Research and text by Marigold Cleeve, Researcher at Carillon War Memorial Museum, Loughborough
Served under the alias of ‘John Arthur Jennings’.
John William Adcock was born in 1877 in Syston, Leicestershire. He was the elder son of Richard Adcock, a framework knitter, and his wife Ann Jane (née Cart) of Brookfield, Syston, who were married in 1876. Richard and Ann Jane Adcock had one other son, Joseph Richard, and a daughter, Florence Elizabeth Ann, before Richard died, aged 28, in 1887, in Loughborough. In 1891, John was living with his widowed mother, brother and sister at 6 Barrow Street, Loughborough, Leicestershire, and his mother was supporting her family by working as a hosiery seamer. John, aged 14, was now an apprentice brick maker. Later that same year John’s mother remarried to Thomas Yeomans, a bricklayer.
On 29 August 1894, John, a labourer, attested at Leicester for the 3rd Leicestershire Regiment under the name of ‘William Adcock’. He was send to the Depot as Private 4179. On 5 October 1894 he was transferred to the 2nd Leicestershire Regiment. On 7 March 1896 he deserted from Aldershot.
By 1901 John’s mother Ann Jane and Thomas Yeomans were living at 14 Southfield Road, Loughborough, while his wife had moved to 58 Salop Street, Birmingham, to be a housekeeper for George Nicholls, a motor body finisher.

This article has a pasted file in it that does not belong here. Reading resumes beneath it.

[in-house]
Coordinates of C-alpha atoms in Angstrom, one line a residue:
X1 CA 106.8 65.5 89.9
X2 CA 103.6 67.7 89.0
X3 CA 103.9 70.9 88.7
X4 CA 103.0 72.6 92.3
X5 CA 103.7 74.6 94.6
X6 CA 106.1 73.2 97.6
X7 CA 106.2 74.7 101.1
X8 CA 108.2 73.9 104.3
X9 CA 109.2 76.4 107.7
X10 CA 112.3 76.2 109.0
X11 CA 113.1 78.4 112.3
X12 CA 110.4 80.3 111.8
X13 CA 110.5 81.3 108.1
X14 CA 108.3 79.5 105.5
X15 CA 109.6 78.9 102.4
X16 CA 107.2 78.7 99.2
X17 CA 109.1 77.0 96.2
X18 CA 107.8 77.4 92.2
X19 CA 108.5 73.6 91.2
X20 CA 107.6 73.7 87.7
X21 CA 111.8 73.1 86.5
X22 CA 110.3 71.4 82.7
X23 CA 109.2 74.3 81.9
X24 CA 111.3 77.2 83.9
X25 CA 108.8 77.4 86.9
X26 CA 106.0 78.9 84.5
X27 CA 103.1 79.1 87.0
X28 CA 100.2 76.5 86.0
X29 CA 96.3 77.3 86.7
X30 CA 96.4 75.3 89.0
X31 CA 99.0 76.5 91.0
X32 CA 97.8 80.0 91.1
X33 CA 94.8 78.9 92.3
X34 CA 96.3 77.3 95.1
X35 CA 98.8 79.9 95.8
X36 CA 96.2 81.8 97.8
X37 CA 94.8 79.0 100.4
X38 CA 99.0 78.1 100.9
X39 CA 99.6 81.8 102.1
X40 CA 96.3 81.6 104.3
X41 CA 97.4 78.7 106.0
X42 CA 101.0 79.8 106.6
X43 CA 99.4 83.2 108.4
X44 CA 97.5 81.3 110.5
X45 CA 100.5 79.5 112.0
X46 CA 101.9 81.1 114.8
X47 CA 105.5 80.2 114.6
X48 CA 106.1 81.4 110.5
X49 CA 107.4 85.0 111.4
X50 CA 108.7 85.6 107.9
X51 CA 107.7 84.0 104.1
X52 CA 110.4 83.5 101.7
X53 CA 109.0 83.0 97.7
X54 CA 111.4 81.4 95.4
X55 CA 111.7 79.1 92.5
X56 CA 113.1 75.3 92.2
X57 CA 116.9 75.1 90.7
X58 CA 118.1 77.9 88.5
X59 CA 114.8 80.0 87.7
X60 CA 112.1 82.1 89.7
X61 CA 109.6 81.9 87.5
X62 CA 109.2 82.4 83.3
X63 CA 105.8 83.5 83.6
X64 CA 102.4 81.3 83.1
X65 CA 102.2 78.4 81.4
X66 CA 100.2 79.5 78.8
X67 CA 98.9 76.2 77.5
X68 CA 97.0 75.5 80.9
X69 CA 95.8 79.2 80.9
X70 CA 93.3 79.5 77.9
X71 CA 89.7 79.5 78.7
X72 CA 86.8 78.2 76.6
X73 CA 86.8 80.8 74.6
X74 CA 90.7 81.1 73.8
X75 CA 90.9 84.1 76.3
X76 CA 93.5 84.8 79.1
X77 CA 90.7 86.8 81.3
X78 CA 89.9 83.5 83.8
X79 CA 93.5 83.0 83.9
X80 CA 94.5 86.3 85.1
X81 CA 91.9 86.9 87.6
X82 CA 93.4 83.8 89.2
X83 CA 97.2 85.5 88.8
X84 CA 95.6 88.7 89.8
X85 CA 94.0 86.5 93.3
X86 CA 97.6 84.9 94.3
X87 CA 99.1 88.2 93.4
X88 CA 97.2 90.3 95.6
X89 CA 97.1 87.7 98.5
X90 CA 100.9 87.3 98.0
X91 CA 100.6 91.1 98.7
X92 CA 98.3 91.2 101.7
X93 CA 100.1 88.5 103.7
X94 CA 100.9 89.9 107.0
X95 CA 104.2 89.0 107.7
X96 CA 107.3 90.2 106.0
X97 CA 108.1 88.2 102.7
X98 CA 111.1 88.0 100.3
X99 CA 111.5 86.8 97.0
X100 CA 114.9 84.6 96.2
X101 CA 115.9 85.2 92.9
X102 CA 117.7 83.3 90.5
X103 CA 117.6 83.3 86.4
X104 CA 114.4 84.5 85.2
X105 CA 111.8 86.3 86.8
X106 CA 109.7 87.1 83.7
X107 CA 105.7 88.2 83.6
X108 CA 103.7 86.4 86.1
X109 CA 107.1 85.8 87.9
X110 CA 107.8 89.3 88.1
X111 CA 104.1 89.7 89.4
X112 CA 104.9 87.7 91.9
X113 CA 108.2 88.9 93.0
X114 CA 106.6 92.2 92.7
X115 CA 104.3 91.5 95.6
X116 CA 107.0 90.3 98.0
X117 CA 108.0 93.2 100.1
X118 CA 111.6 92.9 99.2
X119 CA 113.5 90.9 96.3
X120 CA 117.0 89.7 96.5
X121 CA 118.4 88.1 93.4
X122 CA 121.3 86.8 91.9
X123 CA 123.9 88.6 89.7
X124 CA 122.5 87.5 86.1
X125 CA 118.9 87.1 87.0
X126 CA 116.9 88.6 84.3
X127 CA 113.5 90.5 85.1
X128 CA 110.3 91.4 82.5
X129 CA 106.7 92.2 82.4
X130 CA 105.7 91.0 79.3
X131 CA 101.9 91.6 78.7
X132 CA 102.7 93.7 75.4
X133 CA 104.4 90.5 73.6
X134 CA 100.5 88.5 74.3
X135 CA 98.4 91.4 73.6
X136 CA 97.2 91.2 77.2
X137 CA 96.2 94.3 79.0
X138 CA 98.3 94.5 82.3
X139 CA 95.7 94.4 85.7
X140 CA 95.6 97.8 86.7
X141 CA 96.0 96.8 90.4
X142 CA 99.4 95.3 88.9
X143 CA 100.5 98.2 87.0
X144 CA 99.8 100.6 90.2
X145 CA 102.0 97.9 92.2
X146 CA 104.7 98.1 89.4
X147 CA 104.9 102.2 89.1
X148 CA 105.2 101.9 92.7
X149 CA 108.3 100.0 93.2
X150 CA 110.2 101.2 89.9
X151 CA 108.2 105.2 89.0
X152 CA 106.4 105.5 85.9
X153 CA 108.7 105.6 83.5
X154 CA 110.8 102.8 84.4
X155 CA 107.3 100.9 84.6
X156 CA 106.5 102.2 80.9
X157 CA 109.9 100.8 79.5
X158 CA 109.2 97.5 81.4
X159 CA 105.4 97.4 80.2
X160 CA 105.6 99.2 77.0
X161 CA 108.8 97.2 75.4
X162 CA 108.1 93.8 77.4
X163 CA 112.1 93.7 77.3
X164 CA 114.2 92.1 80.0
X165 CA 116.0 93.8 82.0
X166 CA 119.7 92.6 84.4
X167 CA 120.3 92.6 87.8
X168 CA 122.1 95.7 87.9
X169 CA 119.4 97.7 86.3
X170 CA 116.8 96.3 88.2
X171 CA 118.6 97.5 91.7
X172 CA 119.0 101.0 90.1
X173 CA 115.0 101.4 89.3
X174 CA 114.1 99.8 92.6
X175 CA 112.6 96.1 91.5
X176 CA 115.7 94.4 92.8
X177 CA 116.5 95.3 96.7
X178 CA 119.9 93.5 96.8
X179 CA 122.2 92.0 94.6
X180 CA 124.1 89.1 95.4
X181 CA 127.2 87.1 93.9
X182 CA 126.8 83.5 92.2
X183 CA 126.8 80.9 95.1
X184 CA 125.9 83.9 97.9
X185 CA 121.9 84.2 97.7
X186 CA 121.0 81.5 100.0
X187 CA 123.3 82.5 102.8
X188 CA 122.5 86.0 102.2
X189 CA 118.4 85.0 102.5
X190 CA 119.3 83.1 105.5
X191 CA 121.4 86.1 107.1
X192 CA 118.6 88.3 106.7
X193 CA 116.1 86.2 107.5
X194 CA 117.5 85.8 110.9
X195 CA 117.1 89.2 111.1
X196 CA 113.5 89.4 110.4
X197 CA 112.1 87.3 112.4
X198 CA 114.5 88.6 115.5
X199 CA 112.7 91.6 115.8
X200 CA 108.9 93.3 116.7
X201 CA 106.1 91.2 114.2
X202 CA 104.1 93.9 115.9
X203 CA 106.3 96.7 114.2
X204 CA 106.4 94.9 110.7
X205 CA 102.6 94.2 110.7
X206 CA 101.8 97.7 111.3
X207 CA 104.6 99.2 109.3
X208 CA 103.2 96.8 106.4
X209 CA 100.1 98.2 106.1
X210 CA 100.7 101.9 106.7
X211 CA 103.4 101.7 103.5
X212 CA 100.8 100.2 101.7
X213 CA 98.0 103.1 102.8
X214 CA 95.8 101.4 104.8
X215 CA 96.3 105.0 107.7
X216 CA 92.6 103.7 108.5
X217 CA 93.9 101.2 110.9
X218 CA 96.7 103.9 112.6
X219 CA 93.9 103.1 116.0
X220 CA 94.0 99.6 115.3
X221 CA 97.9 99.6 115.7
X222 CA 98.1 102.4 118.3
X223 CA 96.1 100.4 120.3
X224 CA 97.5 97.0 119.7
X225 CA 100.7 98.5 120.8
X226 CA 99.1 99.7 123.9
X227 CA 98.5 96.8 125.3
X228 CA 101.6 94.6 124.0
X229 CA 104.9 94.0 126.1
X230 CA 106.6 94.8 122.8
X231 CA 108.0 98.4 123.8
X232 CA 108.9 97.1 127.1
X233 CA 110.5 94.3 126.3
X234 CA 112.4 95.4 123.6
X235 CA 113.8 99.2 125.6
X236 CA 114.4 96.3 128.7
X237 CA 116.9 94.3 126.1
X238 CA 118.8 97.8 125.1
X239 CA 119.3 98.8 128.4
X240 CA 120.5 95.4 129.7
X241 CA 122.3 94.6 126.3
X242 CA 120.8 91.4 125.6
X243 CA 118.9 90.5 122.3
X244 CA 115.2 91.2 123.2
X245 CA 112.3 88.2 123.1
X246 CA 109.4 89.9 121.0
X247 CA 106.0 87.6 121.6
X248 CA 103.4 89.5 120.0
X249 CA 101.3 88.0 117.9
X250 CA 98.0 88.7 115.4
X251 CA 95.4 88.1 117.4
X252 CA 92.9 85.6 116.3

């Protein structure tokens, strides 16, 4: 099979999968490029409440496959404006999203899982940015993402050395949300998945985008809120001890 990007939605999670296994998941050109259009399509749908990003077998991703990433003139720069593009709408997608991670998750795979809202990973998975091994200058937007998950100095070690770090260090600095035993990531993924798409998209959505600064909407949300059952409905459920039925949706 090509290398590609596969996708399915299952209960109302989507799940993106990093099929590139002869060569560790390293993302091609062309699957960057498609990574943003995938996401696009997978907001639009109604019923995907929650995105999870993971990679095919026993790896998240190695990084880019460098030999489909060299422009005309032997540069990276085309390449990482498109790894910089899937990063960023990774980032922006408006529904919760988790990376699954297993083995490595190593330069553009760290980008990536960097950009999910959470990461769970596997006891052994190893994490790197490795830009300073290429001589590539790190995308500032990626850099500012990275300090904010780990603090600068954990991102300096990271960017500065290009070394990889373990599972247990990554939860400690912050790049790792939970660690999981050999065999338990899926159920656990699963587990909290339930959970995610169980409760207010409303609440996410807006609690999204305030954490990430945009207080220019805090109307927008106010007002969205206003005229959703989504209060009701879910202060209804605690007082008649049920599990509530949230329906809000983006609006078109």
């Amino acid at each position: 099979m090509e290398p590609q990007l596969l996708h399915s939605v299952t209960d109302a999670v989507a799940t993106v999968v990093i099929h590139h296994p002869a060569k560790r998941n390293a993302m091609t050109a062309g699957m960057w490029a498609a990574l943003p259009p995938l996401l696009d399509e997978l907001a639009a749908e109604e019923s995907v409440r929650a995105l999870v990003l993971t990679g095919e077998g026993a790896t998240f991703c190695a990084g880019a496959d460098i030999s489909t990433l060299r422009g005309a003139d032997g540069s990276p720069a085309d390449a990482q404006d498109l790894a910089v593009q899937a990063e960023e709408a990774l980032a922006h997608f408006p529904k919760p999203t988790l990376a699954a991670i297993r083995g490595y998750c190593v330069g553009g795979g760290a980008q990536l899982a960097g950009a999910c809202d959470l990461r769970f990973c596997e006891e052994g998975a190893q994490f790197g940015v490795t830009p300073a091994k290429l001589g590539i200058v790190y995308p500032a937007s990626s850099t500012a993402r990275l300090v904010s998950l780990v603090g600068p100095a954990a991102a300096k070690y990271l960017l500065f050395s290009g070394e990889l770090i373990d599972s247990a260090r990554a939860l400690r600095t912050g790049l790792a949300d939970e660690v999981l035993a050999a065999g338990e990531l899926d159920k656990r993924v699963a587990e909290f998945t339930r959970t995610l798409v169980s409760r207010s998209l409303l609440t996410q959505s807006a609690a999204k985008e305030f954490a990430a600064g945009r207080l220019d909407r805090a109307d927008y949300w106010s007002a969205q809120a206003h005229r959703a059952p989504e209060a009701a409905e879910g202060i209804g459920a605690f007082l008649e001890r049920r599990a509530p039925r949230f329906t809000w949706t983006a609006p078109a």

John, aged 38, and a rope maker, enlisted in London on 15 September 1915 using, as later testified by his brother, the alias ‘John Arthur Jennings’. John gave his home address as 9 Buckhorn Square, Loughborough, stated that he was married, and that Anna Caroline Jennings was his next-of-kin and dependant. Prior to 1915 John had met Anna Caroline Olsen, a Norwegian domestic cook who was working for Eric and Dorothy Burder of 129 Ashby Road and by 1915 John and Anna appear to have been living together at 9 Buckhorn Square. Anna Caroline Olsen was subsequently described by the military authorities as John’s unmarried wife and sole legatee.
John joined the East Surrey Regiment at Kingston-upon-Thames as Private 11870. Ten days after he enlisted he was punished for being absent from tattoo, being drunk in the barracks and being deficient of kit. One month later he was again punished, this time for ‘overstaying his pass’. Nevertheless, he successfully completed his training as a Bomber with the 3rd (Reserve) Battalion at Dover.
He was sent to France on 17 March 1916 and joined the 7th (Service) Battalion of the East Surreys at Sailly Labourse on 19 March. The battalion then moved to billets in Bethune before going into the trenches at Vermelles. On 10 April the battalion moved into Brigade Reserve at Annequin before being sent to guard the Hohenzollern Redoubt. On 22 April 1916 John was killed in action, aged 40. He is buried at Vermelles British Cemetery Grave II.H.24. His gravestone is inscribed with the alias under which he served in the Great War.